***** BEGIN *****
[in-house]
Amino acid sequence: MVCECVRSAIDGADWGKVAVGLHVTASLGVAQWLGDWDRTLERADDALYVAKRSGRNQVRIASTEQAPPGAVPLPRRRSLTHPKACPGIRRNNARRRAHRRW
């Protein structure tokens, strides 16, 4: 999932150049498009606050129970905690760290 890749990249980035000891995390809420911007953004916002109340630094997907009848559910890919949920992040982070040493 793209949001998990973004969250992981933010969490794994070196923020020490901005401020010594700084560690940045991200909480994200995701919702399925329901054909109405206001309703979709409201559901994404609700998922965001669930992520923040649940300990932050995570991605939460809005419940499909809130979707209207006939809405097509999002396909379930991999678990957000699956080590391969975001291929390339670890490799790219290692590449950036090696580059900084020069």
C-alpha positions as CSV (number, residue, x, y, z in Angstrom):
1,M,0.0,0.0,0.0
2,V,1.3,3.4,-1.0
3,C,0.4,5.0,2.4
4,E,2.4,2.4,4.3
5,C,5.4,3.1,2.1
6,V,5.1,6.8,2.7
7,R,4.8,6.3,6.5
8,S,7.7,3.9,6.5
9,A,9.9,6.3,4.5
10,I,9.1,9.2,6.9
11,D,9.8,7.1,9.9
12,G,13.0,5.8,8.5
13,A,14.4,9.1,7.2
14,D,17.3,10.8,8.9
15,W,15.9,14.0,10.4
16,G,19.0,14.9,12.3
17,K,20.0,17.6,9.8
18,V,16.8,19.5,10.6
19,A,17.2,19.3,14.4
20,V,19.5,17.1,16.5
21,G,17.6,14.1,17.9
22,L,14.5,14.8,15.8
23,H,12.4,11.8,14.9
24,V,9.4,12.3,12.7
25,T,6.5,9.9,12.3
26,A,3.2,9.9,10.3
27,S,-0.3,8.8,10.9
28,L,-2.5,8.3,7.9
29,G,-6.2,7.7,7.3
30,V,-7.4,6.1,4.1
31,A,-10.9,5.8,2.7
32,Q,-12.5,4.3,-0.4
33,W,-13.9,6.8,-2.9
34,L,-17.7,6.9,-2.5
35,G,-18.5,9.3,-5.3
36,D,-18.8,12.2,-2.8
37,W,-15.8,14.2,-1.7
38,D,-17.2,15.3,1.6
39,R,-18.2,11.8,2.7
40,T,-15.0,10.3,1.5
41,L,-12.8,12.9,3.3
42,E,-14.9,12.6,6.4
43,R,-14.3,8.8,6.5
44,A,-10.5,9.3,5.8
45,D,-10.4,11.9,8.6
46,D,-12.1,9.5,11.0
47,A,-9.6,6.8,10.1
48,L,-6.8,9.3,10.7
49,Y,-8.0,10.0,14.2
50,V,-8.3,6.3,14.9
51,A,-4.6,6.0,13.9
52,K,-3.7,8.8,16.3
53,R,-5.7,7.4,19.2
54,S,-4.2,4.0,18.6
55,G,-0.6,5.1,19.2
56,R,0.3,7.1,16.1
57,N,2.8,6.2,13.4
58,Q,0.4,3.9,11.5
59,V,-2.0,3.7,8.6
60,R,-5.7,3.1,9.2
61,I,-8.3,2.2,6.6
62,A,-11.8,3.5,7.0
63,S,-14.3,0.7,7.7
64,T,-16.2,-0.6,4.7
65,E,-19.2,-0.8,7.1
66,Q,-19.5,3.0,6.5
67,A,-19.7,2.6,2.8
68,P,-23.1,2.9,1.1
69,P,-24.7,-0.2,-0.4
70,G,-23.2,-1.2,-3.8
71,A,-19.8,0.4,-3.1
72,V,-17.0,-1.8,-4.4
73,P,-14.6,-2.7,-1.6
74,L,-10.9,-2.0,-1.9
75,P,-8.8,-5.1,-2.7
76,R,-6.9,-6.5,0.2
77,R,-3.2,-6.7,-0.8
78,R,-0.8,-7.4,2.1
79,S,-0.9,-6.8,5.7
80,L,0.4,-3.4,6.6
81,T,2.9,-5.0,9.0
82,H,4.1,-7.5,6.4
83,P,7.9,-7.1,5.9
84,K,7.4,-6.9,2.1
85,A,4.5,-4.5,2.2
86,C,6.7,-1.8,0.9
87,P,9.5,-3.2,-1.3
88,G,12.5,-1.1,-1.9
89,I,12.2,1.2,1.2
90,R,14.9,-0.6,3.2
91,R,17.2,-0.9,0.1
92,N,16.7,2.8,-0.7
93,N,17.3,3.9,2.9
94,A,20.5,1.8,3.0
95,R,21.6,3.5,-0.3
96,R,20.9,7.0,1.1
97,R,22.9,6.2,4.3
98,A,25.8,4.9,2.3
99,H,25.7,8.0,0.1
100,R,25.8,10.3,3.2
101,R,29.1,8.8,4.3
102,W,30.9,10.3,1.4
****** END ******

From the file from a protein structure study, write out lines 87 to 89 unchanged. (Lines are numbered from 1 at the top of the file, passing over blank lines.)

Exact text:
83,P,7.9,-7.1,5.9
84,K,7.4,-6.9,2.1
85,A,4.5,-4.5,2.2